The main reason why I wanted to do that is because I was about to have a son at that time. I'm like, “What do I want to teach my son when he's growing up in the West, where he's not going to have like the same knowledge as I had when I was in South Sudan and in Uganda, growing up in Africa?”

Could you elaborate a bit on the significance of including words from other languages in the books, as well as references to specific Acholi foods and musical instruments? 

The food really has to do with me not being able to get the kind of food that I used to eat back in Africa. So I kind of missed that a lot and I know for sure my son will never have the same kind of food. Like I said, growing up in the West, I really want my son to have as much African influence as possible, and I feel like that’s one of the reasons why I really pushed it into the book.

Same with the music, even the awal [a percussion gourd mentioned in the book], that instrument is specific to the Acholi tribe. As a musician, I really want my son not just to learn the modern types of instruments, but also to know, and if possible even play, the African and the Acholi instruments, because it's so different.

How much of the character Joseph is based on your own experiences? Because there are a lot of parallels.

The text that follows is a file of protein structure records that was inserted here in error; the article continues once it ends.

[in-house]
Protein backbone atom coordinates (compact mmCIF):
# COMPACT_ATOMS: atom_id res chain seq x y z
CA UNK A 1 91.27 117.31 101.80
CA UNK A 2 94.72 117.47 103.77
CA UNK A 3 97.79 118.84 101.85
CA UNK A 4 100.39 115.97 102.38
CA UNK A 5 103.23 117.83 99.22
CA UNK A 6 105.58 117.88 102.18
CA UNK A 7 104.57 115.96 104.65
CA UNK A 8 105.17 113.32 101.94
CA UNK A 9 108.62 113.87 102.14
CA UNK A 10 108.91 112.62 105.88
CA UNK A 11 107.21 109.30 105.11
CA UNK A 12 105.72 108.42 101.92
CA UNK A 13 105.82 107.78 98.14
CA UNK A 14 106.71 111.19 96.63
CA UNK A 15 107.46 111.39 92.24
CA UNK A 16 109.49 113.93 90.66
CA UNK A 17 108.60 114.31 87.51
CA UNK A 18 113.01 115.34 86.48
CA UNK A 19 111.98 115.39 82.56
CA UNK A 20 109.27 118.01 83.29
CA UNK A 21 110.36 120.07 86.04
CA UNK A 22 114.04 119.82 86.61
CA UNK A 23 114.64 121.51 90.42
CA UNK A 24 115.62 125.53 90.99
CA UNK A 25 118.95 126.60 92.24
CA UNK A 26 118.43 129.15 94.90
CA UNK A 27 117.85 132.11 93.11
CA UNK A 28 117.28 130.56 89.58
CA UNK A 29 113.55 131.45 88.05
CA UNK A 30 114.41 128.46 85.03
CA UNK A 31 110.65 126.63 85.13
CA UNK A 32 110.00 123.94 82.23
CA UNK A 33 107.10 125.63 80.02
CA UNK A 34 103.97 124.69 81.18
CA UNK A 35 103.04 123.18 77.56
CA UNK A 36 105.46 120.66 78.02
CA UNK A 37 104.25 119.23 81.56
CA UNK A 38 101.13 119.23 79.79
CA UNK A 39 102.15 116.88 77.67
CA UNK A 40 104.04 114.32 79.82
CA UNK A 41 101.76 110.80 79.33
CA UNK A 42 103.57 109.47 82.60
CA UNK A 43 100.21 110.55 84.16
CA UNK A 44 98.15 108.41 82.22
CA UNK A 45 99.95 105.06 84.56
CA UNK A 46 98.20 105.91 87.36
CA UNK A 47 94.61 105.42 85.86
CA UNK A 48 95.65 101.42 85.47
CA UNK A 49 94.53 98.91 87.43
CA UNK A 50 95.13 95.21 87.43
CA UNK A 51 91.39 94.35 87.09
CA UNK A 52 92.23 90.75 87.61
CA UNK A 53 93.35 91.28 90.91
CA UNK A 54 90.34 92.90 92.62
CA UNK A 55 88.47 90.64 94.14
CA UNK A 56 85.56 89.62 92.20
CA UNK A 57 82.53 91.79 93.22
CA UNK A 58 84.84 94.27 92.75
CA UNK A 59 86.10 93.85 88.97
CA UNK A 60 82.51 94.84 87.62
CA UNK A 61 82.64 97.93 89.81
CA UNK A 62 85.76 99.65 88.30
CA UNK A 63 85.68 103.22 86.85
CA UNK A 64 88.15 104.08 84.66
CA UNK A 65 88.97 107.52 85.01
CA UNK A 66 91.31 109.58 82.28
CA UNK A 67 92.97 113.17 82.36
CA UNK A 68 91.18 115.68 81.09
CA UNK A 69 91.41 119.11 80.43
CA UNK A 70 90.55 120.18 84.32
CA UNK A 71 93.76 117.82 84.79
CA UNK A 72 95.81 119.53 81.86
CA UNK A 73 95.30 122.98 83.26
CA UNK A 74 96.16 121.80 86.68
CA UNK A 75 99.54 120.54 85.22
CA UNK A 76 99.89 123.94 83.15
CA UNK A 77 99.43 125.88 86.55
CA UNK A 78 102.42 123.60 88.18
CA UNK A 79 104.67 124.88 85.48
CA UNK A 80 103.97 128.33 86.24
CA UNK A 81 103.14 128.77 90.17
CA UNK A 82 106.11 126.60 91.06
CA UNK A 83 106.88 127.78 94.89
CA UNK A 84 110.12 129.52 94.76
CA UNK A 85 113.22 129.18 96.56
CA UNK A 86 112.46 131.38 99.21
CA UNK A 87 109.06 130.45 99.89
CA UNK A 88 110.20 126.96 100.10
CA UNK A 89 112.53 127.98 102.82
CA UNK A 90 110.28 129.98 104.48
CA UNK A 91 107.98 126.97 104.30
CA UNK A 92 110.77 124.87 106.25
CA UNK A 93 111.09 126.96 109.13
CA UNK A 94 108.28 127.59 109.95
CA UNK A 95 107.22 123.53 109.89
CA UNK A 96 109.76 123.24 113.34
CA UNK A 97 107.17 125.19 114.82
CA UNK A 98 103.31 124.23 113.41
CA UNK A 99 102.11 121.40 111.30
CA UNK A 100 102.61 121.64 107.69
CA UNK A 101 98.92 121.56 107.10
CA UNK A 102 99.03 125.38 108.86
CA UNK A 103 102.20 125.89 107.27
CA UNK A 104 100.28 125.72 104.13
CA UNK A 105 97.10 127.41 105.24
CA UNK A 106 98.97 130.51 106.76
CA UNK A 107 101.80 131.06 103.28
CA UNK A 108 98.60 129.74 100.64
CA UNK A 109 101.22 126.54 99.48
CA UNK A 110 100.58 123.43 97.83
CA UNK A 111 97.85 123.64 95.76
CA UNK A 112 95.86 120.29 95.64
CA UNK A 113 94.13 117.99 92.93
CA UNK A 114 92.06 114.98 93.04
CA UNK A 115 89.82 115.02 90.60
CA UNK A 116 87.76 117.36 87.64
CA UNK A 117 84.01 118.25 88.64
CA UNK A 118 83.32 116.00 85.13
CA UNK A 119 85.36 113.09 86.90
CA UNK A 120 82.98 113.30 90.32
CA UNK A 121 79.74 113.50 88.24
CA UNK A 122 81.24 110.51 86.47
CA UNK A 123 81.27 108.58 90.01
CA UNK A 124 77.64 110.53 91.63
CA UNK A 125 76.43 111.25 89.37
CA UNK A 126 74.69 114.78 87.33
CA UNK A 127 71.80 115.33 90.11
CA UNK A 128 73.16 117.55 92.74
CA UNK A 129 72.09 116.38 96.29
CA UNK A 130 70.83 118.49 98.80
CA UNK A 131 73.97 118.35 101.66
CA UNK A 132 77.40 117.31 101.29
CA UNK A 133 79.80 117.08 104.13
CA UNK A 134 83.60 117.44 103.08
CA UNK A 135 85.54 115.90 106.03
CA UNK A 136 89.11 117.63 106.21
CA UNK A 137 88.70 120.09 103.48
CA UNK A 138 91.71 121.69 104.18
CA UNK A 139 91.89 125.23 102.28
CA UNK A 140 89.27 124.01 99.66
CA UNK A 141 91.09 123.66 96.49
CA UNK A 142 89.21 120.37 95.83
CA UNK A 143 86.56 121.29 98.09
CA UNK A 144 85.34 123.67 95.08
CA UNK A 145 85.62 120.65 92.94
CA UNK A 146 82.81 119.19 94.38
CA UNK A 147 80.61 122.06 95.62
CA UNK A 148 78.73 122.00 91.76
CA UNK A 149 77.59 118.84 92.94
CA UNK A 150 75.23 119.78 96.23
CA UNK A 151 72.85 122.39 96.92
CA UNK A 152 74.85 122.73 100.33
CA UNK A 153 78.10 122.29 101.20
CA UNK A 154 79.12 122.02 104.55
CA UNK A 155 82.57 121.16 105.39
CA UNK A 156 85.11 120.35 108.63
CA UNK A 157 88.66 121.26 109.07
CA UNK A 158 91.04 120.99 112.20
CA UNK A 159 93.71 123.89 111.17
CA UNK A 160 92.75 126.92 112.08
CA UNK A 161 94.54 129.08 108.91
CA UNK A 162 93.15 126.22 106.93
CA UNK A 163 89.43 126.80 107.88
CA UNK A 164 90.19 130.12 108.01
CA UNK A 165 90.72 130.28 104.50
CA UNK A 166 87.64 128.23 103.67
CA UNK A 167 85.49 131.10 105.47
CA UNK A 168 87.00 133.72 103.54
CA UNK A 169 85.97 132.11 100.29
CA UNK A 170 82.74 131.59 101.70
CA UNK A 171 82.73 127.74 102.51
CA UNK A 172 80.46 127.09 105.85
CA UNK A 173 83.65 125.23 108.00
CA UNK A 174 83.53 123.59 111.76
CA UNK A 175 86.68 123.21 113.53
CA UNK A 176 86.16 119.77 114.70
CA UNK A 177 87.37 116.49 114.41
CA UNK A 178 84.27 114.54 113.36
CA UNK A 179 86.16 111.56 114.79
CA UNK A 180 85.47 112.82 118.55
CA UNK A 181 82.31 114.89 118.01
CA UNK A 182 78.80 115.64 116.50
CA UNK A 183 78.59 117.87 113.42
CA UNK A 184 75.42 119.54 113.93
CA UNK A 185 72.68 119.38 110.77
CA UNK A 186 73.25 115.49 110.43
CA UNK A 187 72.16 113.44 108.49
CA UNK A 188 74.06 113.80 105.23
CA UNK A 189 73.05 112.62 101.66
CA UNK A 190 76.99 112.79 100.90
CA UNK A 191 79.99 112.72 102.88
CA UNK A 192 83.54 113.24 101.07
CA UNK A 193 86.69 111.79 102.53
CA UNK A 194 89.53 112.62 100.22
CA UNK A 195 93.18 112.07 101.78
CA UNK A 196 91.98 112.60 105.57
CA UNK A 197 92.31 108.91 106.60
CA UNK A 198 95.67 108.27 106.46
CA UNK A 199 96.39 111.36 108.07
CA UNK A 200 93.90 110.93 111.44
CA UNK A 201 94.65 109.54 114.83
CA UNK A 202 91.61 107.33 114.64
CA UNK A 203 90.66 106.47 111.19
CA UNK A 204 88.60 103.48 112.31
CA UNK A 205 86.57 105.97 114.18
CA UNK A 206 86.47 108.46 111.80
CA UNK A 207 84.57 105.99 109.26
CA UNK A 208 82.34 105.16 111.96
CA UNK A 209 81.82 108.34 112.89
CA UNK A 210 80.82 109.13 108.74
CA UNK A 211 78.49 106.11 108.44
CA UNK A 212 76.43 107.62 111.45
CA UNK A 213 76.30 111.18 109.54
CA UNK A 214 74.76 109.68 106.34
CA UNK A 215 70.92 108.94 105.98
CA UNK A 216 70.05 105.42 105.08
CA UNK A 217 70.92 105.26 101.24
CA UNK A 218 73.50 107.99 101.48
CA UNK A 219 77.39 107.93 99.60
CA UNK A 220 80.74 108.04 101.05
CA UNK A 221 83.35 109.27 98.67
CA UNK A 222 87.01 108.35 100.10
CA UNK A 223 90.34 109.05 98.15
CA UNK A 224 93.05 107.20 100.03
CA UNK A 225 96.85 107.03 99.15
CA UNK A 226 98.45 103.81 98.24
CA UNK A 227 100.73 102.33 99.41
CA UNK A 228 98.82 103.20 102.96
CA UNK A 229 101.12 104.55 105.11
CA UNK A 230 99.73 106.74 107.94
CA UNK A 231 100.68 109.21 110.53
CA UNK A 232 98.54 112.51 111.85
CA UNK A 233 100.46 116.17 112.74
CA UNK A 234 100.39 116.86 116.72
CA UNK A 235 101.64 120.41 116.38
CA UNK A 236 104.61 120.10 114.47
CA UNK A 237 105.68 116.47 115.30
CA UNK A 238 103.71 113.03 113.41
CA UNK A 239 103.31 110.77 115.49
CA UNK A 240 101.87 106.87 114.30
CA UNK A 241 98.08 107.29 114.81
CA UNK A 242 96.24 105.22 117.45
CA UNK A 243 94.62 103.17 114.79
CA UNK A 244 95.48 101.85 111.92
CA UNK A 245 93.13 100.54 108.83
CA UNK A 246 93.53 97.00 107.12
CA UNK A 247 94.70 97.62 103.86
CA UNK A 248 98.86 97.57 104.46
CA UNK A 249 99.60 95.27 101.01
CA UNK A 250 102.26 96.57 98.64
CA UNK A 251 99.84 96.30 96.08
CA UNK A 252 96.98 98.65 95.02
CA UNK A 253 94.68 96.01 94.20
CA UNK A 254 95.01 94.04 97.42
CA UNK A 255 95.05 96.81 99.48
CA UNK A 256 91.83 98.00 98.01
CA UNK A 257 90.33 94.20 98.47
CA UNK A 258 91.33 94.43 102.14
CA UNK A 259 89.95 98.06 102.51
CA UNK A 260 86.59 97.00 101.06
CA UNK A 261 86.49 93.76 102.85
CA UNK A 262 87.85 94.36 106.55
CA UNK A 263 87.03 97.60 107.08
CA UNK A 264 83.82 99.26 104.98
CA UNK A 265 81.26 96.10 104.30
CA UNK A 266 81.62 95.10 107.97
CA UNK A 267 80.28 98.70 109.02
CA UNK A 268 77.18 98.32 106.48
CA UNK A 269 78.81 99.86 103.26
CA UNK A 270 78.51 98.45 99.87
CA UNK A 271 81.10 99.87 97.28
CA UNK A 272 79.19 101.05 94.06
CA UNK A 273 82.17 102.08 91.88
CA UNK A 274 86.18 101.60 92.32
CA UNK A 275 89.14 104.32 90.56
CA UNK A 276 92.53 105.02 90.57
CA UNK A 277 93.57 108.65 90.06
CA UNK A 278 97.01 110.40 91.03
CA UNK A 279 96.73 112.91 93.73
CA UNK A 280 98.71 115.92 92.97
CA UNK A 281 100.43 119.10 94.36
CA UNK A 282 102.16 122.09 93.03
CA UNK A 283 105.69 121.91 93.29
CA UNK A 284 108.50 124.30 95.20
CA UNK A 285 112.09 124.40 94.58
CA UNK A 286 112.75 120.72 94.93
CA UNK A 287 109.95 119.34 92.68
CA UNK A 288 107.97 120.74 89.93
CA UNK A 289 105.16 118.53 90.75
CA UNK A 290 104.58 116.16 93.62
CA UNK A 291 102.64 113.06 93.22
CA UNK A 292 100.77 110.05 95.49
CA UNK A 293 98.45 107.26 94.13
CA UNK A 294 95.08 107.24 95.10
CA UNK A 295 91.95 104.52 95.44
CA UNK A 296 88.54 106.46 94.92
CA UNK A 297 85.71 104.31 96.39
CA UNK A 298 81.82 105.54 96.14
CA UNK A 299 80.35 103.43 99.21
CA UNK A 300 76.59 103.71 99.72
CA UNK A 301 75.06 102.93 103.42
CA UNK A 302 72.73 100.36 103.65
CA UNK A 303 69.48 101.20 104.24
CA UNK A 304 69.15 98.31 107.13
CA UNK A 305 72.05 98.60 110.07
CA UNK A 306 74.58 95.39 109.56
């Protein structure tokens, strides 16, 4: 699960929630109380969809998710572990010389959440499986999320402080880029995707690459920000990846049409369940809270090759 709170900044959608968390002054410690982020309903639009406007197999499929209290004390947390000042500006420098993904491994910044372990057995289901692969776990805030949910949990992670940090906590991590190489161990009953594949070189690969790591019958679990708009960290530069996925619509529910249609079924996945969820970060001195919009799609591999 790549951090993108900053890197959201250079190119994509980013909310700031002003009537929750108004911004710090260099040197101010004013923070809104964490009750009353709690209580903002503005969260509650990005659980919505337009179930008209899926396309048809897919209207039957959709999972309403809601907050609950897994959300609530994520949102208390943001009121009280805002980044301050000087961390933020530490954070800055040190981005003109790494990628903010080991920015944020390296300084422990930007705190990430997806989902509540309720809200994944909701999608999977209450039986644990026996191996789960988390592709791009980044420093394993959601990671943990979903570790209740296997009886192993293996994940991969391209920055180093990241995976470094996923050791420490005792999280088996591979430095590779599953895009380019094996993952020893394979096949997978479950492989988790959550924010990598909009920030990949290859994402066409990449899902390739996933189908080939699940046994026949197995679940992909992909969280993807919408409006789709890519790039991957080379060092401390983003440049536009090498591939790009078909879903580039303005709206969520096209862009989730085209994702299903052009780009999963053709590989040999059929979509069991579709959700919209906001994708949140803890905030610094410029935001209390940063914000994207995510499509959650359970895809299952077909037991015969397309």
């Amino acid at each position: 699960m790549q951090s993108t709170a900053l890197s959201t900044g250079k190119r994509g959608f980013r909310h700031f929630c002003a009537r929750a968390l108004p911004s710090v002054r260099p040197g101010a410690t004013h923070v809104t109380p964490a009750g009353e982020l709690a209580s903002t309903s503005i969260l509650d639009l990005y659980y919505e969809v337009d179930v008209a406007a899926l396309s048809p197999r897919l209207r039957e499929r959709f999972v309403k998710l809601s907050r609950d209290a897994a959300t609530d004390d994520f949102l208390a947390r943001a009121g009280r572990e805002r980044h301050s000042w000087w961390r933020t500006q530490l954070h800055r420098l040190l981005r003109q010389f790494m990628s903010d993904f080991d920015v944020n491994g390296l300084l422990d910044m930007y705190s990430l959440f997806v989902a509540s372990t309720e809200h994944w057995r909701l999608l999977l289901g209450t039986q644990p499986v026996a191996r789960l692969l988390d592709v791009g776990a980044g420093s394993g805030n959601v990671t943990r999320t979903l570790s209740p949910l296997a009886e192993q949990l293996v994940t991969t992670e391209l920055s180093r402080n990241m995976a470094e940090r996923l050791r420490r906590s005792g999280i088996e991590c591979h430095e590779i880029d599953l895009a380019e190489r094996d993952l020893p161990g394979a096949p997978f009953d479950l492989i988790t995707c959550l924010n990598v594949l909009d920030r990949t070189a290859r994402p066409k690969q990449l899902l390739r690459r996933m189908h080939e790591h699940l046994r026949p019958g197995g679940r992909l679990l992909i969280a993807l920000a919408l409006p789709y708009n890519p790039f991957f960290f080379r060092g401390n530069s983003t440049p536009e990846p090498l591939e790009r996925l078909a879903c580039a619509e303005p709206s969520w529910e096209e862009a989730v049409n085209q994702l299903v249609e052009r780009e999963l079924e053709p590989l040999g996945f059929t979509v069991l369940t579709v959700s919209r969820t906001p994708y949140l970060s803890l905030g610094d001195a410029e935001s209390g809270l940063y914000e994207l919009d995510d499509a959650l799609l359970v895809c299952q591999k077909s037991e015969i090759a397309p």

I remember we [Bonny and Farish] were talking a few weeks before our final edits. And she was like, “What if we have Joseph come from the Kyangwali refugee camp?” And all of a sudden the light just came on — looking at the book is like literally a reflection of me growing up. Joseph came here when he was way younger than I was, but I can see him clearly going through what I went through.

And so what does that feel like for you as an author to look at this character who goes through a lot of the experiences that you have lived through?

It feels great. I feel almost like this book was written by a different author about me, you know what I mean? Like an author wrote a book about me growing up in Africa and coming to America at a young age and learning all of this. I can't come up with a word that can describe that feeling, to be honest, but it's a great feeling. And it's not just about me. I know a lot of children that come from different parts of the world, seeking refuge in the Western world, not only here in the U.S. but everywhere. And I feel like this book touches a little bit on their lives as well. So it's not just about me, it's just this general feeling about almost any child that leaves their home country and is seeking refuge in different places.

Have you read the book to your son yet?

Yes. My two-year-old still doesn’t fully understand the story, obviously, behind the book, but I do read it to him. And Whoosh [Joseph’s friend in the book] is his favorite character. So when I say "Whoosh” in the book he loves that, he laughs so loud. But he obviously doesn't understand the story behind this book yet, but I'm sure as he gets older, he will start to pick up on it.

The back cover of a children's book, with the sentence "Cooked up right, food can foster a community," written across it.
Ari Snider
Bonny said it was a remarkable feeling to write a book that mirrors his own life story so closely. Illustration by Ken Daley.